Market Street and 32nd Street: This may be a bit extra for Midtown Cayuga, but I decided to plop in the Renaissance Center from Detroit so as to have something filling the space and a reason why Market Street no longer exists between 31st and 32nd.
Yesterday marked the debut for SMART's Fast service. The primary goal is to provide quality limited-stop service along Gratiot, Woodward and Michigan Avenues, connecting Oakland and Macomb Counties to downtown Detroit and downtown Detroit to Detroit Metro Airport. The Woodward line has branches to Pontiac and Troy, while the Gratiot line has branches to Mount Clemens and Chesterfield, and has an additional peak-hours-only branch from Midtown Detroit to Mount Clemens.
For example, specially branded Fast buses cut the travel time between downtown Detroit and Metro Airport to one hour running from 5 AM to 1 AM seven days a week, while SMART route 125 normally takes at least 80 minutes to make a trip between those two same destinations and only enters downtown Detroit during peak hours on weekdays, and would require a transfer to DDOT route 19 at Fort Street and Outer Drive at all other times.
On weekdays, the Woodward and Gratiot lines run at approximately 15-minute headways, while the Michigan line runs at approximately 30-minute headways. Service is free until January 15th.
Other features of Fast include the same $2.00 fare as conventional SMART service, along with free Wi-Fi. Station shelters should be in place by the end of this year.
A while back the "complete to" function in the editor broke for an unknown reason. Most of the time even attempted completions to perfectly-aligned nearby splines throws up an error message instead and even most of the time successful completions between one spline type and another often result in the wrong spline being added, for example, if I want to connect a sidewalk spline to a road spline, it's the road spline that gets added.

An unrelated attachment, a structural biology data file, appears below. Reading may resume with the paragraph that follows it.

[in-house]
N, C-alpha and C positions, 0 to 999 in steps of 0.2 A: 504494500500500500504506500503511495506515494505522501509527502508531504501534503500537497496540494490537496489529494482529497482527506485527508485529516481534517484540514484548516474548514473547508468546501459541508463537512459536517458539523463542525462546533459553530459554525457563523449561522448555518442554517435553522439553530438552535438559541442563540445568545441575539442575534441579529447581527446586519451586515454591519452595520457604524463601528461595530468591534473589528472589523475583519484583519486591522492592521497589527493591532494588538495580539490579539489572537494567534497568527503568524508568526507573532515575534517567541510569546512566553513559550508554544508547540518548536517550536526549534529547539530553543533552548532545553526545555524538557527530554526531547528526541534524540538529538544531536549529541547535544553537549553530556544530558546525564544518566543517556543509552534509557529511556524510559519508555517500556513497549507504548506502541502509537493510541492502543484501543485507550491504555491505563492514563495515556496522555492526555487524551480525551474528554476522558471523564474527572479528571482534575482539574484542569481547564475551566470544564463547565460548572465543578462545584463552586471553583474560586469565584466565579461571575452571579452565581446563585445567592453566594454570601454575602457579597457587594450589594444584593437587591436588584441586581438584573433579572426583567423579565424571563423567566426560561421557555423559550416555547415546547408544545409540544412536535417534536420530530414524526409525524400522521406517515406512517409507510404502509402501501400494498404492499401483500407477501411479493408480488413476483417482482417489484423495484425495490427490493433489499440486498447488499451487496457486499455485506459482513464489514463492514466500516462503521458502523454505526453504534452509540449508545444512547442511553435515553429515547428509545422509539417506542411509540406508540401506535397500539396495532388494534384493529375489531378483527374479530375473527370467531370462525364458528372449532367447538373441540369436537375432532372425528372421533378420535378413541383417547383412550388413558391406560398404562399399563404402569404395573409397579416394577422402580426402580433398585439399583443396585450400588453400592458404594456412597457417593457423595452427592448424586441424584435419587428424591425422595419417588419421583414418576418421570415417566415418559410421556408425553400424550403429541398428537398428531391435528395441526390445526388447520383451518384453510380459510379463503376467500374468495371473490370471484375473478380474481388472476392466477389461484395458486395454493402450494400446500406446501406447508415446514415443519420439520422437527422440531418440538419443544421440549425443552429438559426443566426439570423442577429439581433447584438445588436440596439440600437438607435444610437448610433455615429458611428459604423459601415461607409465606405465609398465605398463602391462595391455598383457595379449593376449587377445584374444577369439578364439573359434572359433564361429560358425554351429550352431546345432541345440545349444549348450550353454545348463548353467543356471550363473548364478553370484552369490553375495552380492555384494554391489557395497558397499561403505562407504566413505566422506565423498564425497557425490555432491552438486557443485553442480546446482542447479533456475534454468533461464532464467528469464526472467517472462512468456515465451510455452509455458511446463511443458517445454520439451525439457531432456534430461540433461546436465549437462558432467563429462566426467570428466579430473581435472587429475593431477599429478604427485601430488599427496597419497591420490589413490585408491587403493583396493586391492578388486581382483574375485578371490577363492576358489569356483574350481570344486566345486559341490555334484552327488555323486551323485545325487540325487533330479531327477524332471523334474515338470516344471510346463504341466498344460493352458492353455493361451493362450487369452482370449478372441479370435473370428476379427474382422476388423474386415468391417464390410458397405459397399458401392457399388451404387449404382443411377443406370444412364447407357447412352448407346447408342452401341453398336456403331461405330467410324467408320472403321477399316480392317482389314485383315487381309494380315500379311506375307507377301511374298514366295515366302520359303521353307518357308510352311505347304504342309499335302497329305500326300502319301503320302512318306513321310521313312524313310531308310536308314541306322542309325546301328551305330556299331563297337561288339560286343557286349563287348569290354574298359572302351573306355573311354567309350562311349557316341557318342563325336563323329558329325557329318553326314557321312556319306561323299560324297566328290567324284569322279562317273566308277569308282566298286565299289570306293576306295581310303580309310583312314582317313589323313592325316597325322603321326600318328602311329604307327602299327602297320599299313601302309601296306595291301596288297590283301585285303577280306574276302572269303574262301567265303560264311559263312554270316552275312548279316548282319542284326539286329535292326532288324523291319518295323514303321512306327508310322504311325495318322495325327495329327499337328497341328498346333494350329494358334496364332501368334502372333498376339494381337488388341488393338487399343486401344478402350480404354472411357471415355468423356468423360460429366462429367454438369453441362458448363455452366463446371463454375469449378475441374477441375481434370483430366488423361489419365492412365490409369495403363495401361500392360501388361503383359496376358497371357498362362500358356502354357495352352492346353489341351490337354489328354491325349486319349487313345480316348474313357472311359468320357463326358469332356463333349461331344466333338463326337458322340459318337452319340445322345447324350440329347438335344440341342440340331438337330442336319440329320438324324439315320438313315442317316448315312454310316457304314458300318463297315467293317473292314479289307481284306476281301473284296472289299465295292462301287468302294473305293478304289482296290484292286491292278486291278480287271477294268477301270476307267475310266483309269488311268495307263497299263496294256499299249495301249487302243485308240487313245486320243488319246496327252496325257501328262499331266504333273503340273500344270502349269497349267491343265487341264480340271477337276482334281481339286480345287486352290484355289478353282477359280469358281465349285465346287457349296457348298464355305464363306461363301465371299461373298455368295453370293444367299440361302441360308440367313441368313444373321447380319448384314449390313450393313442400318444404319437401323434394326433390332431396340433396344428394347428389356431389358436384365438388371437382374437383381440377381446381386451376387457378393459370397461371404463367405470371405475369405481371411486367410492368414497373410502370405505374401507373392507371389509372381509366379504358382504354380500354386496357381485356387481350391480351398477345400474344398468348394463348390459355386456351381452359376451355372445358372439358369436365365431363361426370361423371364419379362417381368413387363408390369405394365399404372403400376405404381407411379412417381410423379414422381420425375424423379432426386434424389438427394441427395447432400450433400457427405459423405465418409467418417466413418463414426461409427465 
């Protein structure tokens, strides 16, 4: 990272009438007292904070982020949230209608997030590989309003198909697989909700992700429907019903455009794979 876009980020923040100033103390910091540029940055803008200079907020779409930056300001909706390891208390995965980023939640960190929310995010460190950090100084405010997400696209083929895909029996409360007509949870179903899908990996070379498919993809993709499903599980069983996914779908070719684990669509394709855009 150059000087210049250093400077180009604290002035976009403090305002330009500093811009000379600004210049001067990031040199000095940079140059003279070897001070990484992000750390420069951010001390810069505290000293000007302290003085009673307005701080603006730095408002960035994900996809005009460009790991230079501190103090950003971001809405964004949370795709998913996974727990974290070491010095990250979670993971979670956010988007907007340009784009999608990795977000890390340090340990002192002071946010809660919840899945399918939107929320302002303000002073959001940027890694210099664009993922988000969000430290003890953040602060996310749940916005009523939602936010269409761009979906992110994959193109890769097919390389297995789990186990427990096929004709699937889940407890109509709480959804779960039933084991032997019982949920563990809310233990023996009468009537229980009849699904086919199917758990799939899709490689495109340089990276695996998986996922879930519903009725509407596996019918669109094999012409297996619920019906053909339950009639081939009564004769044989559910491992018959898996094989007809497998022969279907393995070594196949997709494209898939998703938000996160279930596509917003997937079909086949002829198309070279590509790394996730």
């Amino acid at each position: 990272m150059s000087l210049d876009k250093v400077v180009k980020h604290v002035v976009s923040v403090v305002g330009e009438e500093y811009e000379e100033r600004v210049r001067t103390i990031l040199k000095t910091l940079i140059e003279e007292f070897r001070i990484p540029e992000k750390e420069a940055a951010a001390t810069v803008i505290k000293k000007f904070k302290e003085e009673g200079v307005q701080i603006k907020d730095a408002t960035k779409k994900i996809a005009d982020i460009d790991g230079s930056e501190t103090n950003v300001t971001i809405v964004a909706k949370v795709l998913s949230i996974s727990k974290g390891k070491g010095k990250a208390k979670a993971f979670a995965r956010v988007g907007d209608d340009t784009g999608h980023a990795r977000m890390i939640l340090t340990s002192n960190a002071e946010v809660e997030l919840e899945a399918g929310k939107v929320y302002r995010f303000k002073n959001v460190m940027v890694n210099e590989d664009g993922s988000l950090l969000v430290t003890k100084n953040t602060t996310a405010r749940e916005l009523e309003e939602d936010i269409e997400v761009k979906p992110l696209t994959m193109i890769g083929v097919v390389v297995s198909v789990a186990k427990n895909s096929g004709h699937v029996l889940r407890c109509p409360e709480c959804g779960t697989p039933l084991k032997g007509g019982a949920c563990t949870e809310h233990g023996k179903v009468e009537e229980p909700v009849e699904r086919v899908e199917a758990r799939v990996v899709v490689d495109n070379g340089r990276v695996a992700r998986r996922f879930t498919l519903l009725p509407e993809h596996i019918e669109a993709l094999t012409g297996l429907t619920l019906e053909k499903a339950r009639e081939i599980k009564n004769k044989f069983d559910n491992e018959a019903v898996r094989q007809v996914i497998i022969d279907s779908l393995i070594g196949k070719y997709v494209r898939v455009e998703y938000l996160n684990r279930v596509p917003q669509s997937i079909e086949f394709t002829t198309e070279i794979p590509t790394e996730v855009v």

This has gotten to the point that I'm taking a break from route building, as I had been working on a major update to the Downriver map when this started happening.
Does anyone know what caused this single function to break? Literally all other editor functions are fine.
This file includes repaints for the Nova Bus LFS 4th Generation diesel and CNG variants. The diesel variant is based on the new 7900 series Chicago Transit Authority LFSes and the CNG variants are based on the (at the time of the creation of this repaint pack, since then Red Deer Transit in Alberta and VIA in San Antonio, Texas started operating LFS Natural Gas buses) three current real-life LFS Natural Gas operators.
This file includes a repaint for the New Flyer Industries D40LF that comes with the Chicago map based on the old 5800 series Chicago Transit Authority D40LFs that ran from 1994 until the current D40LFs arrived.
Installation details and requirements in readme. You will also need the New Flyer Powertrain Mod. Do note, however, that even though the NFPM also comes with a CTA repaint with the old logo, both repaints were made separately by different people.
Best usage for this repaint: For powertrain, Detroit Diesel Series 50+ZF Ecomat-II, for fleet numbers please use any number between 5800 and 5864.
Some of you may have noticed on Facebook that I've started working on a new map during my break from working on Downriver Detroit. Even fewer of you know, however, that this is actually a remake of an old OMSI 1 map from 2014 that I actually released for download on another site, but unfortunately, it didn't work on almost everyone else's computers than the one I had back then (just before that one died and I ended up with my current computer), plus, OMSI 1's editor lacked world-coordinate capabilities, so all hills had to be made from scratch and even then most, perhaps all, were very inaccurate and not all of them were put in.
In addition to that route, I'm also including a second local route serving the Pontiac, Michigan area (and is in fact required in order to adapt Sunday schedules from real life). 32 miles to the northwest is another large city called Flint and there I will also add a local bus route there connecting it with the southeastern suburb of Grand Blanc. Connecting the two areas will be a route using Interstate 75 seven days a week that is mostly suited for the MCI D4500CT, though while traveling to northern Michigan back in July I saw an Xcelsior running this route as well (both bus models created for OMSI by MTA3306 and can be bought on the Porais Studios website), somewhere between the nearby towns of Davisburg and Holly.